Former GitHub Employee Writes About Company’s Failure to Uphold Its Own Values

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With the recent outpouring of stories about harassment and discrimination within Silicon Valley, it seems more and more evident that tech companies are more concerned about the appearance of inclusivity than actual change. While it’s unsurprising to see another story about a big company mistreating employees who are members of marginalized communities, it’s nonetheless incredibly frustrating to see how blatantly the industry favors the status quo.

I’m sure there are many pieces out there that I could be alluding to currently, but the one I’m referencing is “Antisocial Coding: My Year At Github.” The author, Coraline Ada Ehmke is a trans woman and a co-founder of LGBTech we’ve written about before, when discussing the treatment of trans employees in STEM. In this piece, Ehmke writes about joining Github’s Community & Safety team, which aimed to make the site “more safe for marginalized people and creating features for project owners to better manage their communities.”

Ehmke, who has 20 years of experiencing apps for the web, was no stranger to Github’s history of mistreating employees or the harassment that users often dealt with on their profiles. However, she was persuaded by the potential change she could make. “Given my work in trying to make open source more inclusive and welcoming,” she writes, “what could give me more influence in creating better communities than working at the very center of the open source universe?”

Despite a promising start, unfortunately, the hopeful tone quickly disappears and Ehmke goes into detail about intense scrutiny from her colleagues and what can only be described as incredibly dismissive attitudes. In one instance, a post she wrote for a new feature combatting abuse is referred to as “too personal” and rewritten/published without her input. In another moment, she’s chided for her “non-empathetic communication style” when straightforwardly pointing out that a survey listed “transgender” as a gender.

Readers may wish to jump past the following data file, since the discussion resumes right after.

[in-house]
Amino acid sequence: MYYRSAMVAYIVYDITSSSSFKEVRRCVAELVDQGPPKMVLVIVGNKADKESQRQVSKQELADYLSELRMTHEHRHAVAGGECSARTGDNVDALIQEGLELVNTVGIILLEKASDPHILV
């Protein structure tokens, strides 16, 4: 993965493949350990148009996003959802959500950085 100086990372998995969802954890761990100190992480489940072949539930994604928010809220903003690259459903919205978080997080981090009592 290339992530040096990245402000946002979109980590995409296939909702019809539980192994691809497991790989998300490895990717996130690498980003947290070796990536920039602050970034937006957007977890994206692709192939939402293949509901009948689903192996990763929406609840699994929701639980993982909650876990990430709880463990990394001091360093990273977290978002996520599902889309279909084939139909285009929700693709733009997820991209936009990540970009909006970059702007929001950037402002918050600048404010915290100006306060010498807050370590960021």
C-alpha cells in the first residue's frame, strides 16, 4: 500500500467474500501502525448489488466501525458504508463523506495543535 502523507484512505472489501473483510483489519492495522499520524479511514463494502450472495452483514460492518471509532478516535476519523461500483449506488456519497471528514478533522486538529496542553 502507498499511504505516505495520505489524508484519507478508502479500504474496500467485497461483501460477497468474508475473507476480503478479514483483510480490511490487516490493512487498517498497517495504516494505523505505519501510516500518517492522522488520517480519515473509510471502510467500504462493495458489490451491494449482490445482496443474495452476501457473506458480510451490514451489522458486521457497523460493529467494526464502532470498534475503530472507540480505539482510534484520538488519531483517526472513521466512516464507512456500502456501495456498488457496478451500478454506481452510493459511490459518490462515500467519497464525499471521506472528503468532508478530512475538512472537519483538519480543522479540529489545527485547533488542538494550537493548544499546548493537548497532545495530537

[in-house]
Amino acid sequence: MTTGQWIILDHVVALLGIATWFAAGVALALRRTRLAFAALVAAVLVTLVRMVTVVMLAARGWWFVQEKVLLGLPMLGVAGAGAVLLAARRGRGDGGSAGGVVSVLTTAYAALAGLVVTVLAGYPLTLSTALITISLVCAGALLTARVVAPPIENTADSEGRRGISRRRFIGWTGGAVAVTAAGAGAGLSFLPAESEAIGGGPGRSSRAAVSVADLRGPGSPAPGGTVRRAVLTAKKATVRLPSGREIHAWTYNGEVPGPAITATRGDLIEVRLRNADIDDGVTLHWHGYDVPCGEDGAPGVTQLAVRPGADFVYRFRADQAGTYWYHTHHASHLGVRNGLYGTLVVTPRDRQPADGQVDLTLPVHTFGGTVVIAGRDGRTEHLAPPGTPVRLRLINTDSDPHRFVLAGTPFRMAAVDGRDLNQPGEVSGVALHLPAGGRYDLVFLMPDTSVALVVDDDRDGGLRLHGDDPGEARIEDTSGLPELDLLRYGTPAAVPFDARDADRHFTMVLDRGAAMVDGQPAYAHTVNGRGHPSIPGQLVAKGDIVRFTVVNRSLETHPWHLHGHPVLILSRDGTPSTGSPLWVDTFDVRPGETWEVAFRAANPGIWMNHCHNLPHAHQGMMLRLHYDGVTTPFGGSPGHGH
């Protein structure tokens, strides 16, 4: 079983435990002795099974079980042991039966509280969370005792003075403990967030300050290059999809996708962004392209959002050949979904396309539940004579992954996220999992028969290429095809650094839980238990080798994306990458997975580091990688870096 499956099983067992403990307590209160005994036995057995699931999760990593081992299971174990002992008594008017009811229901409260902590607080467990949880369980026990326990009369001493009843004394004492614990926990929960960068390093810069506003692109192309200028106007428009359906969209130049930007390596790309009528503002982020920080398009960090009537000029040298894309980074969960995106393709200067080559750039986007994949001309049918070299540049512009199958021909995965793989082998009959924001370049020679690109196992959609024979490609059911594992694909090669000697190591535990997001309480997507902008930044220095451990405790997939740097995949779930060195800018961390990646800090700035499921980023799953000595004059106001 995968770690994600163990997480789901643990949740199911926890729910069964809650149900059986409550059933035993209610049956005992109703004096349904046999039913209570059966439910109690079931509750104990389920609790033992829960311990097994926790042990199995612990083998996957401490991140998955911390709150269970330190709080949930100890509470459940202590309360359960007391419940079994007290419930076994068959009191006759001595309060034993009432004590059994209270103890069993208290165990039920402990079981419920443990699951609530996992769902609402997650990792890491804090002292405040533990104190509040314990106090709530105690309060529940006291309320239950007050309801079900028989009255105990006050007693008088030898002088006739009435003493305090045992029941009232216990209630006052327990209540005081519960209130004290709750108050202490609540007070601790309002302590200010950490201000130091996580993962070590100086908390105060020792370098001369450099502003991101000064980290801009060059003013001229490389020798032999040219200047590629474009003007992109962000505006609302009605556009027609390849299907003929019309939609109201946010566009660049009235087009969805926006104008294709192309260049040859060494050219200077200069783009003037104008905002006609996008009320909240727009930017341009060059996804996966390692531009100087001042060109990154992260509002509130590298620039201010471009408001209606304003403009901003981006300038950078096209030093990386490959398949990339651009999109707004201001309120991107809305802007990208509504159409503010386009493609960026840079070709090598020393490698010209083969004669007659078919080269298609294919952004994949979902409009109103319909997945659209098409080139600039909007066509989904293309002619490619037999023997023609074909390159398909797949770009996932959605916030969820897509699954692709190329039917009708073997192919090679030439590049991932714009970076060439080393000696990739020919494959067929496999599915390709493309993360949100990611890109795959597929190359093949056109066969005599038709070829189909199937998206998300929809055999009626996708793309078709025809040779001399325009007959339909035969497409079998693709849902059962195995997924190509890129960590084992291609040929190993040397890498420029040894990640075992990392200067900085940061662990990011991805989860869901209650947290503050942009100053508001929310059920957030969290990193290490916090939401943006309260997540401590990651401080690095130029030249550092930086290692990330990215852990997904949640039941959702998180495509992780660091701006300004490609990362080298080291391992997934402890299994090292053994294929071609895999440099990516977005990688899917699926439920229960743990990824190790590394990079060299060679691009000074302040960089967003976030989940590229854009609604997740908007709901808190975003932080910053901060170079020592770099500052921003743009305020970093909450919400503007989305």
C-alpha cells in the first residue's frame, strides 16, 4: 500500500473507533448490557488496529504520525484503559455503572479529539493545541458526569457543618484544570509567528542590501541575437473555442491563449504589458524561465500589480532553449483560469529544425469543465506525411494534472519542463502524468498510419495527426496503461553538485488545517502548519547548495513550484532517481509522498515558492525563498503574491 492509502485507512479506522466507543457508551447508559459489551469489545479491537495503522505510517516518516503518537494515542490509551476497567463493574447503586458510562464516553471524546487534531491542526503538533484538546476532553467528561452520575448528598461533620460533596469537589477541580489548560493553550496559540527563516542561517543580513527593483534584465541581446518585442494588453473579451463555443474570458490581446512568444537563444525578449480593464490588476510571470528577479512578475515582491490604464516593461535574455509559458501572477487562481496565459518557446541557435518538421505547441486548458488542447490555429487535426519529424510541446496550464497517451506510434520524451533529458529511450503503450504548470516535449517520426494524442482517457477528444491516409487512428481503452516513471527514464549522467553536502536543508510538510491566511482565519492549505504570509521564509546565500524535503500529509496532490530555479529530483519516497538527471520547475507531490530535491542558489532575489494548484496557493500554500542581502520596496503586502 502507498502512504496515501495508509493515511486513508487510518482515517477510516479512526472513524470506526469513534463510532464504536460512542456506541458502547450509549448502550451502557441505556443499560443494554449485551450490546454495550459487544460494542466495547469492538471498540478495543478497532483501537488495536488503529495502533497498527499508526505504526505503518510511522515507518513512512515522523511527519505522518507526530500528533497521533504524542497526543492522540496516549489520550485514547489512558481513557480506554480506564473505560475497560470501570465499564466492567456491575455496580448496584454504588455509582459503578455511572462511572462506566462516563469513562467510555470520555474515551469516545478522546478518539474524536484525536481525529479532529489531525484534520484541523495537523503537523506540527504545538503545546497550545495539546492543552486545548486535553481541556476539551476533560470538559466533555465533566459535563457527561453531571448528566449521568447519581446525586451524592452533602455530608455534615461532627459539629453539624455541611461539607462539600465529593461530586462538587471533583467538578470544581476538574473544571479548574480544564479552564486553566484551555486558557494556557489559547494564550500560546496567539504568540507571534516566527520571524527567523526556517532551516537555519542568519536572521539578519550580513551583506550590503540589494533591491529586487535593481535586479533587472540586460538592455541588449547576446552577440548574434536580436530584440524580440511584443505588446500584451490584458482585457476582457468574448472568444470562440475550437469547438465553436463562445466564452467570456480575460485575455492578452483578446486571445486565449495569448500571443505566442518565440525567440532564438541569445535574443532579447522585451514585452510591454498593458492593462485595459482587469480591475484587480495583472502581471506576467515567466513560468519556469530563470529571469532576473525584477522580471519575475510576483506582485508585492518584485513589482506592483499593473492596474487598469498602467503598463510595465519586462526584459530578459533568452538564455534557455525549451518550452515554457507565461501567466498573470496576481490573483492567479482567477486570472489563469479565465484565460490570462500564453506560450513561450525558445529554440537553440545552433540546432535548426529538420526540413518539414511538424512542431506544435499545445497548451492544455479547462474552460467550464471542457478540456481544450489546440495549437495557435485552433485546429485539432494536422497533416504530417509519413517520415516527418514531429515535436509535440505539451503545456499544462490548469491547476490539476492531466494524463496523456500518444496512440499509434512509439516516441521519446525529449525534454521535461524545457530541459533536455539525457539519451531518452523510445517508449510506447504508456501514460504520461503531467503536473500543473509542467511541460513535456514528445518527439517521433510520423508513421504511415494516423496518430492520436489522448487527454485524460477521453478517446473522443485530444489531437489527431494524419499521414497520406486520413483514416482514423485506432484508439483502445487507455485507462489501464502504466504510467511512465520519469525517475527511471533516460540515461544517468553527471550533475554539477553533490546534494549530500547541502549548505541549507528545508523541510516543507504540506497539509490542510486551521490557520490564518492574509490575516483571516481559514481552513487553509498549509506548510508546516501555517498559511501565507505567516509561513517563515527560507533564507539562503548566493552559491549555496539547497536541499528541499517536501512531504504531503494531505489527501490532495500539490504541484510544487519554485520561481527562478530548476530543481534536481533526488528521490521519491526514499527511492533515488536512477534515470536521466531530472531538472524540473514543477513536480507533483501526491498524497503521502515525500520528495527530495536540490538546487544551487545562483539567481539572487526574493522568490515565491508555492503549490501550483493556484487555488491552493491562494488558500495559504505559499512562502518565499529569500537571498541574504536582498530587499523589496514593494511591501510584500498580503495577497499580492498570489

These incidents end in her annual review, which both “shocked and upset” Ehmke in a situation where “the facts didn’t seem to matter.” Combined with “devastating personal news” that caused Ehmke to go to the emergency room, it become abundantly clear that the lack of empathy was not on Ehmke’s shoulders.

She concludes:

“GitHub has made some very public commitments to turning its culture around, but I feel now that these statements are just PR. I am increasingly of the opinion that in hiring me and other prominent activists, they were attempting to use our names and reputations to convince the world that they took diversity, inclusivity, and social justice issues seriously. And I feel naive for having fallen for it.

In the past several months GitHub has fired at least three transgender engineers and many more cisgender women. Prominent people who were trying to effect positive change in the company culture have quit. They canceled a conference when they got called out for having an all-male speaker lineup. In a return to its meritocratic roots, the company has decided to move forward with a merit-based stock option program despite criticism from employees who tried to point out its inherent unfairness. And the widely publicized results of the open source survey show that the company’s platform is still not appealing to anyone but straight white guys.

So yes, in looking back over my year at GitHub I see that there was, in fact, a real problem with empathy.

But that problem wasn’t mine.”

In order to tell this story, one that’s incredibly important to keep companies like GitHub accountable, Ehmke refused a severance offer.  I highly recommend reading the entire post over at Ehmke’s site, where she goes into specific details about her contributions to GitHub (which other sites can learn from) and showing her support.

(image: Github)

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